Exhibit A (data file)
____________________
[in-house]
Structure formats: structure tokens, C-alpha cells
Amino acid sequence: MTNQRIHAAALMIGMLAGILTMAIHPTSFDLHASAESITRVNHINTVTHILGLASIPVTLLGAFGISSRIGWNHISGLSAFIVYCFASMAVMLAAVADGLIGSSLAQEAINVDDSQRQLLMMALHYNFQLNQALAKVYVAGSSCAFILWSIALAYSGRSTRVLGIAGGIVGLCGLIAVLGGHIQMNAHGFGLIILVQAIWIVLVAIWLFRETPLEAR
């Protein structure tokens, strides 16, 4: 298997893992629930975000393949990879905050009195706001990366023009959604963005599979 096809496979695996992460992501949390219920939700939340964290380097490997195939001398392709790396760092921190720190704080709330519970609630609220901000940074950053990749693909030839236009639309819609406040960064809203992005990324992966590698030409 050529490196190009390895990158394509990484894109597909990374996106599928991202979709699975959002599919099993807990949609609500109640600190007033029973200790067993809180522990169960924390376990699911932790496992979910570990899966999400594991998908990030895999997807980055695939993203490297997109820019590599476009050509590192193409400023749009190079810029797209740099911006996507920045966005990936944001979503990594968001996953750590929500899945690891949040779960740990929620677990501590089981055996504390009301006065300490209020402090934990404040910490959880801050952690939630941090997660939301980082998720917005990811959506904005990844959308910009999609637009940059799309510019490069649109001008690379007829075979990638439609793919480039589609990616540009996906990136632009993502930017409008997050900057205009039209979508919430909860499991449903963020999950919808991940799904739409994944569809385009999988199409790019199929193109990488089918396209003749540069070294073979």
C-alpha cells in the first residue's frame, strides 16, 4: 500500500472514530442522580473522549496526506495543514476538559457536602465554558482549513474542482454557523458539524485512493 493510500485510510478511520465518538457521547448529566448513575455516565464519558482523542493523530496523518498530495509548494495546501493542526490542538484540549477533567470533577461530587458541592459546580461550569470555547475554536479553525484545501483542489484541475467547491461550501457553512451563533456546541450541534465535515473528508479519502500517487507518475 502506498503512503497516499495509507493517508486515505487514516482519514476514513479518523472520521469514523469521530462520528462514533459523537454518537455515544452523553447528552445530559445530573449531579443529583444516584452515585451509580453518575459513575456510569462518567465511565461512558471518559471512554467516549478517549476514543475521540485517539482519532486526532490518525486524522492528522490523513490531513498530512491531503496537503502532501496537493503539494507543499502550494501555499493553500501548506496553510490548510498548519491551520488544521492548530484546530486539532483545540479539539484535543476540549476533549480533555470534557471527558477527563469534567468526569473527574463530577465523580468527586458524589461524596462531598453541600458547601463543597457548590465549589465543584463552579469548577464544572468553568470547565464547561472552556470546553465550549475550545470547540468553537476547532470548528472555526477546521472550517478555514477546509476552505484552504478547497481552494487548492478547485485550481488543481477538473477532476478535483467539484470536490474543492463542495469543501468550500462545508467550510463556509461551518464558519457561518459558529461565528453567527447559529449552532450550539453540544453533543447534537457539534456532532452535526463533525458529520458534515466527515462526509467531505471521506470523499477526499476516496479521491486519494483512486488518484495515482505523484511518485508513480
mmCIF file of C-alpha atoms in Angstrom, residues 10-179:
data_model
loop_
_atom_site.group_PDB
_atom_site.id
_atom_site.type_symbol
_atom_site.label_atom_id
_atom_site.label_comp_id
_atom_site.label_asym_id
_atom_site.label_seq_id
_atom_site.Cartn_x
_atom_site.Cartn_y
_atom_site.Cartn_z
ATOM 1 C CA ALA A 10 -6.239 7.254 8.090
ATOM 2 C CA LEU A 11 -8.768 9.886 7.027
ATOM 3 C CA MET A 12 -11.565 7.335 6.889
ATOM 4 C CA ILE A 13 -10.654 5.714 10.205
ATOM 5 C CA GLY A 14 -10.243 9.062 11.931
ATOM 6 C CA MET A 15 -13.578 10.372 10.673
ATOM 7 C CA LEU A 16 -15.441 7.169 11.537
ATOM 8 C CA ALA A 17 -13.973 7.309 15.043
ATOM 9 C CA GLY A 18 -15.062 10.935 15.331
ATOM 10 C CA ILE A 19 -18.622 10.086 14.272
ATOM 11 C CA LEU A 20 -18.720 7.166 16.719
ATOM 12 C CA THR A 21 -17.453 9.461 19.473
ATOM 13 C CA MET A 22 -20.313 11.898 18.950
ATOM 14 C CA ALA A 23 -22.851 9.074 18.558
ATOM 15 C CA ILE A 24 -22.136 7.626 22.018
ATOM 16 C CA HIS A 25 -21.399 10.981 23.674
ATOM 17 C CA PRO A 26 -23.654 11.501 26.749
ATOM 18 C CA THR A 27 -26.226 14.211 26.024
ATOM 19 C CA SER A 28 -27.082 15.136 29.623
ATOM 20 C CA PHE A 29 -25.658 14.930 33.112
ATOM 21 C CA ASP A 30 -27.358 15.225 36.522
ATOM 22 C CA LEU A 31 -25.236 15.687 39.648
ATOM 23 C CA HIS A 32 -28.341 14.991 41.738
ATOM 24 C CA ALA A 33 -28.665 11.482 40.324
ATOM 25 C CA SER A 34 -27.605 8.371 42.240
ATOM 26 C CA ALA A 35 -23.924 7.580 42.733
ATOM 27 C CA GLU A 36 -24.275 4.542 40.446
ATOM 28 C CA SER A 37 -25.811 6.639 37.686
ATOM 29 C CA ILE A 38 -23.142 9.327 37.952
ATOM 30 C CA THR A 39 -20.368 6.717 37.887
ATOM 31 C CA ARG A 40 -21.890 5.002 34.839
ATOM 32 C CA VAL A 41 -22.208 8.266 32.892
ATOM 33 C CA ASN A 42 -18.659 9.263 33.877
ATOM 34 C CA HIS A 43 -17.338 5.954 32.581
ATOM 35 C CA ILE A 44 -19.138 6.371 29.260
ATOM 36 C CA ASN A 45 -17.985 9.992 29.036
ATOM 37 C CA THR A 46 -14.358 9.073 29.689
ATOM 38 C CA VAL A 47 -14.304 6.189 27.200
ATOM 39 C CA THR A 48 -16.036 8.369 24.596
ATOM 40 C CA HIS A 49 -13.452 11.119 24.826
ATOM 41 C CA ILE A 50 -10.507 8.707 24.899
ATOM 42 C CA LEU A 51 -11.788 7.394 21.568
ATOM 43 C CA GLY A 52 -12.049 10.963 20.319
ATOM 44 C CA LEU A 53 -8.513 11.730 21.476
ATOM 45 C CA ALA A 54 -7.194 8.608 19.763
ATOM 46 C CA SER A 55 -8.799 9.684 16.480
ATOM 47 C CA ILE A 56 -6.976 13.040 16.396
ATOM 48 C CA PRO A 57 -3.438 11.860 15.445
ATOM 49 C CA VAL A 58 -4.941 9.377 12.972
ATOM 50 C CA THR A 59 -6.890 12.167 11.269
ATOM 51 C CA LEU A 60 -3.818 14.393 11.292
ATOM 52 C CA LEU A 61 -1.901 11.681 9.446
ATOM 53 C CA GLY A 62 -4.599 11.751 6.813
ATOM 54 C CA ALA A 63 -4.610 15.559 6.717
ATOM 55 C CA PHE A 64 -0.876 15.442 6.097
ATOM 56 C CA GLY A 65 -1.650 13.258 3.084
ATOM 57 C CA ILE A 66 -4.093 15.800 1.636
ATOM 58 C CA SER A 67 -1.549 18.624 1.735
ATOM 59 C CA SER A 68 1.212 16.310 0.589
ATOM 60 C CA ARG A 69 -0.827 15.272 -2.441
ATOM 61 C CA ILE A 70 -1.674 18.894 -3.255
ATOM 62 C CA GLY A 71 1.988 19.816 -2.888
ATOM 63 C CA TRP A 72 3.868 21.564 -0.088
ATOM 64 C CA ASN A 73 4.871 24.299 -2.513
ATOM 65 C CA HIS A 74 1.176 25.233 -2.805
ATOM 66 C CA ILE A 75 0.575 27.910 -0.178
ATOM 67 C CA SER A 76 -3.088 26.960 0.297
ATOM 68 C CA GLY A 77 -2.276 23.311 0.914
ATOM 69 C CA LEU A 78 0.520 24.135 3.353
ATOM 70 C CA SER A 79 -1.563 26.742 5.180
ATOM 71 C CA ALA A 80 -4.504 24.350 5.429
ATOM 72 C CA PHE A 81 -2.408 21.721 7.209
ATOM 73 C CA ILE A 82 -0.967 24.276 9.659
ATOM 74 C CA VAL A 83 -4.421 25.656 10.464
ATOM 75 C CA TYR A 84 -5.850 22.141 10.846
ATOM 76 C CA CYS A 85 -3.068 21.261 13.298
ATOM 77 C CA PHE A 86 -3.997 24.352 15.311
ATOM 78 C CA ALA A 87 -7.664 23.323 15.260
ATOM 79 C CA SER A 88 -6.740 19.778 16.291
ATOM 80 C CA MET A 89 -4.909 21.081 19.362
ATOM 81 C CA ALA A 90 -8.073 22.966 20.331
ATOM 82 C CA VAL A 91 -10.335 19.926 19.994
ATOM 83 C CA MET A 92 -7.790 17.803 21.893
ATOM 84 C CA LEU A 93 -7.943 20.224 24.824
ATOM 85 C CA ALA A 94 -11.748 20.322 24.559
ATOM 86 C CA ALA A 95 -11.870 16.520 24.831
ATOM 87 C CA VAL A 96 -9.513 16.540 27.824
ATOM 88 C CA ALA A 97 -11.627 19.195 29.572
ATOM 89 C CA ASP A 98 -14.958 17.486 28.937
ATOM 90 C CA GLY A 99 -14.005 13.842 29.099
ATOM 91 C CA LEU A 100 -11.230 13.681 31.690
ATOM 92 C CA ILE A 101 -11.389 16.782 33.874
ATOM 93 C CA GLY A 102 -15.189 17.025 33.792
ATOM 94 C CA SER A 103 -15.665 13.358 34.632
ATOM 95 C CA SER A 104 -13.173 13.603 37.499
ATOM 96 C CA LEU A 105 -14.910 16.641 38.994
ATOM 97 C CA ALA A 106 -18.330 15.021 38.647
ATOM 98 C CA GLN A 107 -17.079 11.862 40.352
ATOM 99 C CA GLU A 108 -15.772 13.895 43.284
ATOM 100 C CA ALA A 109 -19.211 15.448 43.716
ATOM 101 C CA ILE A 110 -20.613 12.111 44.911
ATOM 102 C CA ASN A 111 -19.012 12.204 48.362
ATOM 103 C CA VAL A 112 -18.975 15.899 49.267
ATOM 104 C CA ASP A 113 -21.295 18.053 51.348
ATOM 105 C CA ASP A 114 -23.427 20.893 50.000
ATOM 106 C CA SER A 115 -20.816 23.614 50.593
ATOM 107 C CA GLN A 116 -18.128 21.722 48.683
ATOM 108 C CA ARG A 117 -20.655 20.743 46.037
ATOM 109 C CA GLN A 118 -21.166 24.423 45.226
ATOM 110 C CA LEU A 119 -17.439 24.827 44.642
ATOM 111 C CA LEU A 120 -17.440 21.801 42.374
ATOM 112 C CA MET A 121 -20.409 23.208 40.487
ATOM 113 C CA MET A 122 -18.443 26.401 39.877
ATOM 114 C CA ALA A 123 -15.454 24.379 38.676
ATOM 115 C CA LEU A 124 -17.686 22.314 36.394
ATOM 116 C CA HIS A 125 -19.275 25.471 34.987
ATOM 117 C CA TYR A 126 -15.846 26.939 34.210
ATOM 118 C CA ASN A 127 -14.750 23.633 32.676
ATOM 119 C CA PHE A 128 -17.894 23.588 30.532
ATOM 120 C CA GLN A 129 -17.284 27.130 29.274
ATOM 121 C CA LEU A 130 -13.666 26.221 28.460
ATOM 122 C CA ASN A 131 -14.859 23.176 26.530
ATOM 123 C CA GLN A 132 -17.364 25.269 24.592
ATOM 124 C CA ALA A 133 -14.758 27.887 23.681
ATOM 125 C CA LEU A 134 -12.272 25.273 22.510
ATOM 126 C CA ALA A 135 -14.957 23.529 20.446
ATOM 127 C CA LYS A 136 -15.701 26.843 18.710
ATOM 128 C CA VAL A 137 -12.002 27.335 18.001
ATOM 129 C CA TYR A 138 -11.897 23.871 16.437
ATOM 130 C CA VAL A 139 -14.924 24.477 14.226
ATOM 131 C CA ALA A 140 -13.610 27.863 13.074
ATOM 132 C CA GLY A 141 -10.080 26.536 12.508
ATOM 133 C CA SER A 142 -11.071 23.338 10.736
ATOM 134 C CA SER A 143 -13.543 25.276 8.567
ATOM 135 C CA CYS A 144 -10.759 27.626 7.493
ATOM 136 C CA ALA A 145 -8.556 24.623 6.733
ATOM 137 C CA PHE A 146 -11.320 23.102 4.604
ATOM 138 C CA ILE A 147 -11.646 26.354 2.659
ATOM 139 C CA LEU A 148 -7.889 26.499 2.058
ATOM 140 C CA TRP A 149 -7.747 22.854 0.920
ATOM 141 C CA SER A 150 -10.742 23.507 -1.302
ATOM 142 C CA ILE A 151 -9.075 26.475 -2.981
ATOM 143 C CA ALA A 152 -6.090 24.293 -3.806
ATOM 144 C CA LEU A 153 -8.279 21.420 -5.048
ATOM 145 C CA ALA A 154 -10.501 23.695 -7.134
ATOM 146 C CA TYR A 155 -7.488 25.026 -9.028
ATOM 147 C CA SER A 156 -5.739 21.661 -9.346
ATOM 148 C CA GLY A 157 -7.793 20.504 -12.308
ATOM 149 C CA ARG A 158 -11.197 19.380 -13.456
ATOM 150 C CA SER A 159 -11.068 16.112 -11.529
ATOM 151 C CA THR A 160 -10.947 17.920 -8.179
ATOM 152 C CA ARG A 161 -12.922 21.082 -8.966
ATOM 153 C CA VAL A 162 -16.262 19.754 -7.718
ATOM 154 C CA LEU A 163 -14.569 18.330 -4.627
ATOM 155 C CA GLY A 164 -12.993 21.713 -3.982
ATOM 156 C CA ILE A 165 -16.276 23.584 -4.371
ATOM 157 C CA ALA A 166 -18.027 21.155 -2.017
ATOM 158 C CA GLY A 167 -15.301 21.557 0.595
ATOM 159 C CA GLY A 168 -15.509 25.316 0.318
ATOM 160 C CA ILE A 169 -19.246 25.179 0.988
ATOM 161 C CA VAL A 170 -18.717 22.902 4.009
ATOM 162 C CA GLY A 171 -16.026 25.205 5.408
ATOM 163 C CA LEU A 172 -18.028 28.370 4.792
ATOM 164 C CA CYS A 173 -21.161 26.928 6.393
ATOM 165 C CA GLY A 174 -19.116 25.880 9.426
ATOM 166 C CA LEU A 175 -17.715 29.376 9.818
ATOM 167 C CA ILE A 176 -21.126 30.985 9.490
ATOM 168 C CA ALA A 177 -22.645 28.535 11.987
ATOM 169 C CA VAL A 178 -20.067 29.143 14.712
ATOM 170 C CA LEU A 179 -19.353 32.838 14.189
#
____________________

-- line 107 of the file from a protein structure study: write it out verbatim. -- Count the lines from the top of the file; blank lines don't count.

ATOM 89 C CA ASP A 98 -14.958 17.486 28.937